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SUPERYACHT #12
Spring 2007

Article selected from our quarterly magazine dedicated to the largest and most luxurious boats with information, interviews, technical articles, images and yachting news


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Article by
Corradino Corbò


CRN 60 "GiVi"

CRN 60 GiVi

A vessel created and developed as a small floating town where you can lead a refined lifestyle and let yourself be spoilt by a highly privileged crew.

 

TECHNICAL DATA
Design: CRN Engineering / Zuccon International
Shipbuilder: CRN, Via E. Mattei 26, 60125 Ancona (An). Tel. +39 071 5011111; Fax +39 071 200008. Website www.crn-yacht.com; email info@crn-yacht.com
LOA 60.00 m.
Beam: 11.20 m.
Draft: 3.20 m.
Full load displacement: 950 t.
Passenger cabins: 1 owner's suite; 5 VIP with double bed; 2 twin;
Crew cabins: 11 twin
Engines: Caterpillar 3516B 2 x 2.450 HP
Maximum speed: 16.5 knots
Cruising speed: 15 knots
Fuel tanks: 180.000 litres
Water tanks: 35.000 litres
Generators: 2 Genset Caterpillar 200 kW each; 2 Caterpillar 80 kW emergency generators
Classification: LR 100-A1 - SSC - "Y", Mono, G6, LMC MCA Compliance.

For further information: CRN, via E. Mattei, 26; 60125 Ancona (AN) Italy; tel. +39 071 5011111; fax +39 071 200008; website www.crn-yacht.com; e-mail info@crn-yacht.com.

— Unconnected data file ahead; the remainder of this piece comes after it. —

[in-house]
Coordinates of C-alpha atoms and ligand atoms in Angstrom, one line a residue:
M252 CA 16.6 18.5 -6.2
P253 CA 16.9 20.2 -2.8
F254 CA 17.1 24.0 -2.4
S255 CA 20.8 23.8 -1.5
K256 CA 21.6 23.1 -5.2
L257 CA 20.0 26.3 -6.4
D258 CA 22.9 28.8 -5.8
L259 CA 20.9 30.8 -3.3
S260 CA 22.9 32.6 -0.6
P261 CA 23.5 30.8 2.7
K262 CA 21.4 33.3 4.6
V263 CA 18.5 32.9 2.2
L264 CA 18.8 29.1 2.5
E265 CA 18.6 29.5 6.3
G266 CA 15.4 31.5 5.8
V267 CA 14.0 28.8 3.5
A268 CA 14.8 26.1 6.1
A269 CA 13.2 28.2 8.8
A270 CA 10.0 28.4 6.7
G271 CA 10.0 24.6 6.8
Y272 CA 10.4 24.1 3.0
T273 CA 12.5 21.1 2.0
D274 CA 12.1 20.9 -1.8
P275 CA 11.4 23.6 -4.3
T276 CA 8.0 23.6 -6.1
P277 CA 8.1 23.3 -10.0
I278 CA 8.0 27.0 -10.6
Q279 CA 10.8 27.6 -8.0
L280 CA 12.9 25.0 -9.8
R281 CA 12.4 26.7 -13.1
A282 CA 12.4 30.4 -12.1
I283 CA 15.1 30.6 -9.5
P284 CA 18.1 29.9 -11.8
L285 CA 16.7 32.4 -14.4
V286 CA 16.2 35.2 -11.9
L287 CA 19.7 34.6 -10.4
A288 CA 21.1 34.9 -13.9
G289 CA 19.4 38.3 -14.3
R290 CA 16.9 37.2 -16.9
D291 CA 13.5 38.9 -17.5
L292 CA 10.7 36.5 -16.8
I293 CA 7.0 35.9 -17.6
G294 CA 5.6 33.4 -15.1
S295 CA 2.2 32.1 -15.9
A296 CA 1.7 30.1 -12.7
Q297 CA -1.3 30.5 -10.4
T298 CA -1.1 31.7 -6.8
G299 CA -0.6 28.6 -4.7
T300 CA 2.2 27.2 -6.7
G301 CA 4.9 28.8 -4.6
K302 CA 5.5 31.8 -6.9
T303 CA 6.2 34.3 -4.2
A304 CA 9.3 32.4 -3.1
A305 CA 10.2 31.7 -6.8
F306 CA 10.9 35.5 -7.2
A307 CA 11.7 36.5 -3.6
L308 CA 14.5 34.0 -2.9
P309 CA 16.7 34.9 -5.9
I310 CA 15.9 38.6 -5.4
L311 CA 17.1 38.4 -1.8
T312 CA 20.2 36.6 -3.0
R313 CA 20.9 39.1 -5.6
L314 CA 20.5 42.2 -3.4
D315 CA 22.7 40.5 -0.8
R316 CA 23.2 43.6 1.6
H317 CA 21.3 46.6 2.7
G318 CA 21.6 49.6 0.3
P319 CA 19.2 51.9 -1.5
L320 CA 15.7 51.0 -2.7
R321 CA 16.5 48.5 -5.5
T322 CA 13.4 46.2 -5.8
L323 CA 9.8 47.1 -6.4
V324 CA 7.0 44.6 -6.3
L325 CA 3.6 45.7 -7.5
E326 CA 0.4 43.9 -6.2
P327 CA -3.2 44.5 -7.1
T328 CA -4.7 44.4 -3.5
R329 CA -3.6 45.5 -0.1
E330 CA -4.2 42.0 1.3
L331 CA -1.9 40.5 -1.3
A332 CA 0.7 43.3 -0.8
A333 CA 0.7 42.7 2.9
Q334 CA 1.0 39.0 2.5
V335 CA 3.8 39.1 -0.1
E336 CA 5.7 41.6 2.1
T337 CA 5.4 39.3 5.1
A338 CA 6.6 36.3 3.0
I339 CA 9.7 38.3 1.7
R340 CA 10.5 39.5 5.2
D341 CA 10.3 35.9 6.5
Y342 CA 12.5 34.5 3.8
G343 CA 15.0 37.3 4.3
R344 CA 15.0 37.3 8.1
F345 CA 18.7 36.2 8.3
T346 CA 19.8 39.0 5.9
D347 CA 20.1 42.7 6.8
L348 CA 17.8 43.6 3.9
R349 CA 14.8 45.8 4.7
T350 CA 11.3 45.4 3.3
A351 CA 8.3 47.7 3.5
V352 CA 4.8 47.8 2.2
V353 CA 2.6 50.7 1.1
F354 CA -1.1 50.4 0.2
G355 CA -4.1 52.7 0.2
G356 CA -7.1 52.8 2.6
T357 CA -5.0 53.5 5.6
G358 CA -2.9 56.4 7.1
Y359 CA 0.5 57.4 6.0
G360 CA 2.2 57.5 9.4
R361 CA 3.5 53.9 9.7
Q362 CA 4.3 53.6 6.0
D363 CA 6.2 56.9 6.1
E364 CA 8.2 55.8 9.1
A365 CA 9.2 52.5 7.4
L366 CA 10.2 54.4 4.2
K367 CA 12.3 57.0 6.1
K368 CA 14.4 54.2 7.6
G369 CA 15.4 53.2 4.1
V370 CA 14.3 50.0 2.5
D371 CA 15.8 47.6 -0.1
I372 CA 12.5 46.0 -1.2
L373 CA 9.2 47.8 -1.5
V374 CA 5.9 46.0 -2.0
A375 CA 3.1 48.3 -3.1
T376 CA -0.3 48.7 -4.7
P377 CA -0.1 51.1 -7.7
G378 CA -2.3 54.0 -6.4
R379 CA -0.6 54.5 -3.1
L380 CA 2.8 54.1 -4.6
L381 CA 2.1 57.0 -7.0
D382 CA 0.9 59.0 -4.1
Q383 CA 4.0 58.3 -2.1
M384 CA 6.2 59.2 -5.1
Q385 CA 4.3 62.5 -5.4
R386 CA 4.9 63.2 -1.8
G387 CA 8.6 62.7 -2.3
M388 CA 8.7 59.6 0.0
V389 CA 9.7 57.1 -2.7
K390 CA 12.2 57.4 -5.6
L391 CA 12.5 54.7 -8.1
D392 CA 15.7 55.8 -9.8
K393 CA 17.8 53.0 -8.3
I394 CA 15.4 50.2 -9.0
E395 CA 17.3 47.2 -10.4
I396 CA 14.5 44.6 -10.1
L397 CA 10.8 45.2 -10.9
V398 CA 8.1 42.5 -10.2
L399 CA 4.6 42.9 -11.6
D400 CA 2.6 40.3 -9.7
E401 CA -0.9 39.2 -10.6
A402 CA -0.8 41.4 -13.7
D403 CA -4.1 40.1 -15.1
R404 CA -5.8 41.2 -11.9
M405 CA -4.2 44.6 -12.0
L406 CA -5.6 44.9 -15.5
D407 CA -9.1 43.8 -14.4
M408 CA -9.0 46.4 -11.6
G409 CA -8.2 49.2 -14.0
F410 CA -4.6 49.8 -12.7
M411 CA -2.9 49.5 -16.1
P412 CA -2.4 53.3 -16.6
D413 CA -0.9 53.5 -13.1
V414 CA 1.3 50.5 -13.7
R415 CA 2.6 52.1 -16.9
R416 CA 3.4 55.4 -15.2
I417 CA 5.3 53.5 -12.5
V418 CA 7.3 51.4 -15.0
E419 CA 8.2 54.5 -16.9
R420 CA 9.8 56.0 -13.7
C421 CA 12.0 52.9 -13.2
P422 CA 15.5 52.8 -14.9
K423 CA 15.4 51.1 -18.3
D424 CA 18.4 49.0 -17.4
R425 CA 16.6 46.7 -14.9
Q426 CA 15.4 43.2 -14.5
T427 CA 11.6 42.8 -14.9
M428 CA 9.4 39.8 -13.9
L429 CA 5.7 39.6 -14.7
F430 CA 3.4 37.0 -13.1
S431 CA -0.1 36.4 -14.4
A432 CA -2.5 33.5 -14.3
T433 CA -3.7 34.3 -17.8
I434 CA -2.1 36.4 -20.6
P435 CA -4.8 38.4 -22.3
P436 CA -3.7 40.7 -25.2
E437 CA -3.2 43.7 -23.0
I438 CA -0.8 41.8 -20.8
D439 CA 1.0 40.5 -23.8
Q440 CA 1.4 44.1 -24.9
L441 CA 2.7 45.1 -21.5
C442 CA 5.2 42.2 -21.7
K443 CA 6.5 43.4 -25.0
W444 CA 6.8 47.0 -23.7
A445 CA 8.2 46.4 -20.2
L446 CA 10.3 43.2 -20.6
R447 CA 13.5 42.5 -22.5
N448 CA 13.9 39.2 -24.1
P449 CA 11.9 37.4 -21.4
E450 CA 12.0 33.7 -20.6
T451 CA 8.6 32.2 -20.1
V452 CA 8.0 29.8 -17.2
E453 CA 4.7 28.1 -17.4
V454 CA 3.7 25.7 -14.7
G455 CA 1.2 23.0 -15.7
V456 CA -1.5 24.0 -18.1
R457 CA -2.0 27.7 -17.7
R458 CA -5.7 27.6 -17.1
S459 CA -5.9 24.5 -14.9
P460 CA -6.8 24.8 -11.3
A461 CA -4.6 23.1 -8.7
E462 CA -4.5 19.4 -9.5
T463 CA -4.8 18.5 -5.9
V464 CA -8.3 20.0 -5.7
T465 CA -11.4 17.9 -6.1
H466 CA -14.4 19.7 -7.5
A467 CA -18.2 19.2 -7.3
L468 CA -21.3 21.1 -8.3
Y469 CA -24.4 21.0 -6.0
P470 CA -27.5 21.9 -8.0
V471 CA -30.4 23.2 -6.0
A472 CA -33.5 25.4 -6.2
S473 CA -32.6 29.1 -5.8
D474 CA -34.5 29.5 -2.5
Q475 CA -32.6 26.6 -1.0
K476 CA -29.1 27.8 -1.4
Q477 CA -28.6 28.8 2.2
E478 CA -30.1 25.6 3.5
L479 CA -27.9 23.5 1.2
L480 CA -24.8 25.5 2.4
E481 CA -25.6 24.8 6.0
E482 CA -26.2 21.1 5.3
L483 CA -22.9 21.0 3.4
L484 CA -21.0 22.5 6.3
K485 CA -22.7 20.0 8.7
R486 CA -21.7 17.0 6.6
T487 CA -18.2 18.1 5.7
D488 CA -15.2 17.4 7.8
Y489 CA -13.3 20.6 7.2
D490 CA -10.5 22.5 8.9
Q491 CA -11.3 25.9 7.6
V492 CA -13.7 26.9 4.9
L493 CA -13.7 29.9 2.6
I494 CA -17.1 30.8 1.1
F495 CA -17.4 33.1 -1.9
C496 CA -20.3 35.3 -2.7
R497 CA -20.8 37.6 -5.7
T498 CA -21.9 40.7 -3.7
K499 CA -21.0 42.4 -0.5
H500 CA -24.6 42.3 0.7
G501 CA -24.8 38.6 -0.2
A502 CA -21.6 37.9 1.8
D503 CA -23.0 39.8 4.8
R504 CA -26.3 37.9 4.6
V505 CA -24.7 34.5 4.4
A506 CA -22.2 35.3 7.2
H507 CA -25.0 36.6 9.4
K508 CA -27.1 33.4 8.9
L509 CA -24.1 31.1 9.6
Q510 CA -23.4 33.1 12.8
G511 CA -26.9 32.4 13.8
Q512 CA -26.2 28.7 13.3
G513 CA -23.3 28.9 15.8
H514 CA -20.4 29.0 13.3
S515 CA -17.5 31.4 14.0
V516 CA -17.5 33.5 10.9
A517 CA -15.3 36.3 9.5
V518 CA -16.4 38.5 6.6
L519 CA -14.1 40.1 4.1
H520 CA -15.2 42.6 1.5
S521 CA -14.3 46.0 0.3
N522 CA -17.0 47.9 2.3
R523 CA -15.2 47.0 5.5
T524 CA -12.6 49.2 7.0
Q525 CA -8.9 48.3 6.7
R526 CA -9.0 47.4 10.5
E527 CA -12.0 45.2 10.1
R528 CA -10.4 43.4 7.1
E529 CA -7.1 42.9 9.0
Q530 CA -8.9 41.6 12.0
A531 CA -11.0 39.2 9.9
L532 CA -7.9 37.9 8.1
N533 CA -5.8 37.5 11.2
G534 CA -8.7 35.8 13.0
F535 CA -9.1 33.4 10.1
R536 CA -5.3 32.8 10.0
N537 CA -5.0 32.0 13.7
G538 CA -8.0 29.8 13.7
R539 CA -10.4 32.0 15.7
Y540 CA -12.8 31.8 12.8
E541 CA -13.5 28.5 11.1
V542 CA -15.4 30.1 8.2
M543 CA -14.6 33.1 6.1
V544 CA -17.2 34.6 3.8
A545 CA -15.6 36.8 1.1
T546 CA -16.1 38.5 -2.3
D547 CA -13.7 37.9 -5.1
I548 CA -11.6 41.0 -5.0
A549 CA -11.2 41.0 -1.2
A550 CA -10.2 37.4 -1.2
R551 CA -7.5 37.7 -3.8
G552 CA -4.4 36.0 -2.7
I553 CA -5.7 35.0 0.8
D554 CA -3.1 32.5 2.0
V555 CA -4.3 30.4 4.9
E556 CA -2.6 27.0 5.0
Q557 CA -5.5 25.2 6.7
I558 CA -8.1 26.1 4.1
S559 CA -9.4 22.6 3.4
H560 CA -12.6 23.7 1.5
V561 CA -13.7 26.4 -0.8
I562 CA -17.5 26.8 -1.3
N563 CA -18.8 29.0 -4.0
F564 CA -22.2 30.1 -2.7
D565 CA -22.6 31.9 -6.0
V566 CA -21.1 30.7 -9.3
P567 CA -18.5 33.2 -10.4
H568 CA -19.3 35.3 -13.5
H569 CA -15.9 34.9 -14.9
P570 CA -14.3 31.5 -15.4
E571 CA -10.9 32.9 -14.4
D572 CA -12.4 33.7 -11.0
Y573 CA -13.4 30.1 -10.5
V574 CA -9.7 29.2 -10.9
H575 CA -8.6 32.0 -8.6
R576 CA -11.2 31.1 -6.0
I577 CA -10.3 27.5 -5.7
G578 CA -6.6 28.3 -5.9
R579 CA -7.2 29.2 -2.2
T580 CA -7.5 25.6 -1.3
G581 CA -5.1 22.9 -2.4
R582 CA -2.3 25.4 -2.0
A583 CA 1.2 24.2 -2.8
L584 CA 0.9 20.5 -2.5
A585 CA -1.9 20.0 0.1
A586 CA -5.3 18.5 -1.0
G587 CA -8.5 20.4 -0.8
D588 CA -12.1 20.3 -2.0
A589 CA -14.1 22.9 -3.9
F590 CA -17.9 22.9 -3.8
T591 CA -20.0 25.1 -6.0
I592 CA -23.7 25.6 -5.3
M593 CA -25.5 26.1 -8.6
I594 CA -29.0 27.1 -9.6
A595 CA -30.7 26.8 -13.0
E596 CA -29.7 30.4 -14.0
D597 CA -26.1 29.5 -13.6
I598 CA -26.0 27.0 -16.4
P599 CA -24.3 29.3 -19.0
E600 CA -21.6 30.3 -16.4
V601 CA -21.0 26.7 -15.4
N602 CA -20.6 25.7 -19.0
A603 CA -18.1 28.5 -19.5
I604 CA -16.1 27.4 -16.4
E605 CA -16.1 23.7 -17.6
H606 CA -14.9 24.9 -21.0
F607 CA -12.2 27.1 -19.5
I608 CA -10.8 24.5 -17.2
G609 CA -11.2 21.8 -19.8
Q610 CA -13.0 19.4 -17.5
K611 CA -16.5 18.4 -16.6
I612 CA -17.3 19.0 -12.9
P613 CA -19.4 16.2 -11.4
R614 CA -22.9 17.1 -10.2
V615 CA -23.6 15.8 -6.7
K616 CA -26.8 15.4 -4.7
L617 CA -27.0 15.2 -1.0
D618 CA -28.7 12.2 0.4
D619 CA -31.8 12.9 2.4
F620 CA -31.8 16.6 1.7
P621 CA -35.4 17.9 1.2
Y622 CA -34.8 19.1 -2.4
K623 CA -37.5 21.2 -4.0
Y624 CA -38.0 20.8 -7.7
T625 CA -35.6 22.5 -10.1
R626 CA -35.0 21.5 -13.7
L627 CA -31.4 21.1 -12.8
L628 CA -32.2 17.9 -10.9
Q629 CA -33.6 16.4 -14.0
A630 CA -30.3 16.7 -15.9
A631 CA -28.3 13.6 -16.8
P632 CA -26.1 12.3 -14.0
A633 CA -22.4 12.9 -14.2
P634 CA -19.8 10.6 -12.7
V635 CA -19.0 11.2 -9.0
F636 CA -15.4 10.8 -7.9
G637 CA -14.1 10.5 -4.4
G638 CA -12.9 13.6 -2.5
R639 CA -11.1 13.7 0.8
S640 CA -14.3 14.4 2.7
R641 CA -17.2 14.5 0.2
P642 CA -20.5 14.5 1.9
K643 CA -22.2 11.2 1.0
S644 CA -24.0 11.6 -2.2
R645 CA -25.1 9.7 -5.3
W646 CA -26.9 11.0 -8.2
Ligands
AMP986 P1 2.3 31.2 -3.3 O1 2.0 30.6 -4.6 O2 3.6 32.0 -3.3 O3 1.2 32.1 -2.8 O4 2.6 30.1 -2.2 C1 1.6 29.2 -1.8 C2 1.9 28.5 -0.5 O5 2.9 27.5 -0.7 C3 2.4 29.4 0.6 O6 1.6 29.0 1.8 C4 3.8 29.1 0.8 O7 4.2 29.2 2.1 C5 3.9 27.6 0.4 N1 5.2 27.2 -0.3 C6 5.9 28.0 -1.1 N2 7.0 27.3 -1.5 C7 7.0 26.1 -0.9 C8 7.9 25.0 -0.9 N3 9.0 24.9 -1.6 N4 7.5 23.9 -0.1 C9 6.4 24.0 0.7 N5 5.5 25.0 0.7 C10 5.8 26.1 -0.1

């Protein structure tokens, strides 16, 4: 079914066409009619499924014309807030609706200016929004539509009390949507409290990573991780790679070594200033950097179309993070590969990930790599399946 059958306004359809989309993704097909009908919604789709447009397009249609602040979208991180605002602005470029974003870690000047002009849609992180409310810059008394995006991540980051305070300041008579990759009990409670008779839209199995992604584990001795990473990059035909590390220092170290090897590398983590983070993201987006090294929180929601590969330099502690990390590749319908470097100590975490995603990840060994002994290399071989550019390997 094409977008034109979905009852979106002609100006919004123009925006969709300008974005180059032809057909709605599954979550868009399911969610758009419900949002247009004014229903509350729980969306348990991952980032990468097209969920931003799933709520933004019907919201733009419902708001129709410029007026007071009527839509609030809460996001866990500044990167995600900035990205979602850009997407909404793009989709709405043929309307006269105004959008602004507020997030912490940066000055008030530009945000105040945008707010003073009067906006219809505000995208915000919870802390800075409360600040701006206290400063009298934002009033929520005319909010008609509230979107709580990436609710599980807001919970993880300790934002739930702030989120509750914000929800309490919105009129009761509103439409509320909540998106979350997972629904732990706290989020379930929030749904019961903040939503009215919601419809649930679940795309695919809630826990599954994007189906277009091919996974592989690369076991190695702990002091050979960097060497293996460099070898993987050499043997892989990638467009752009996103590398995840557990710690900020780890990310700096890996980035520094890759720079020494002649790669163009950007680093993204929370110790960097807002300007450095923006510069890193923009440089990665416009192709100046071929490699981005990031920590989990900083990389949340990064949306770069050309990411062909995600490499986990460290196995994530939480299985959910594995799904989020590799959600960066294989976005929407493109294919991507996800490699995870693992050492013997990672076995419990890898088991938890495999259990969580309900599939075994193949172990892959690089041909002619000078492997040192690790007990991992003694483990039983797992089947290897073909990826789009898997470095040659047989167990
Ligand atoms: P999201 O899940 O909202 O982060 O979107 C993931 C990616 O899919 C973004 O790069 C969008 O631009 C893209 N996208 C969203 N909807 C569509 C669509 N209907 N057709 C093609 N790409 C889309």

They say that beauty's an abstract and at the same time subjective concept. Yet there does exists an 'experimental' datum, so to speak, by which we acknowledge an aesthetic common denominator, even among cultures that are very distant in time and space. This is why, when we see the celebrated bust of queen Nefertiti in Berlin, we are just as enchanted today as people must have been three thousand years ago when they admired the freshly completed work in the Amarna sculptor's studio. The game of examples could go on ad infinitum, arousing the inevitable jumble of opinions about what offers delight to the eye and spirit. But we'll stop here because this reference to the beautiful was made only to introduce a work which we feel everyone is likely to agree about. We're talking about the motoryacht "GiVi" from the Ancona shipyard CRN: a 60 metre superyacht that amazes for a number of reasons. One of these is grandeur - very often illusionistic - but it's certainly not the most important. This is the Ancona yard's hull N° 120, built to a complex, absolutely custom design developed by the in-house engineering department with the collaboration of Zuccon International. It's a displacement hull in steel and light alloy with an impressive range of more than 10.000 miles: which is to say enough for a round trip Atlantic crossing without having to take on fuel. But as good practice requires, this range is only one of the factors that contribute to the vessel's high level of overall independence from shore-based resources of any kind. In point of fact, "GiVi" was conceived as a small floating town where diversification of environments, richness of facilities/equipment and leisure areas contribute decisively to stimulating a desire to stay aboard and limiting any nostalgia for shore life. In other words, it was decided to go far beyond the classic set-up in which maximum comfort is concentrated in the private spaces while the degree of exploitation of the shared areas is left to personal initiative more than anything else. Here the leading part is played by volume, prompter of activities, exquisite host. So the gym isn't just a container for the sports equipment - which by the way was selected with technical consultancy from Technogym - but rather an actual wellness centre with massage rooms and Turkish bath. The galley, designed by Ernesto Meda and equipped with Rational professional cookers and Gaggenau appliances, is a haute cuisine laboratory capable of delighting up to 70 diners. Intimate and secluded, the aft saloon is the perfect relaxation area for evening life aboard, since it is equipped with a plasma screen and can also be used as an actual cinema.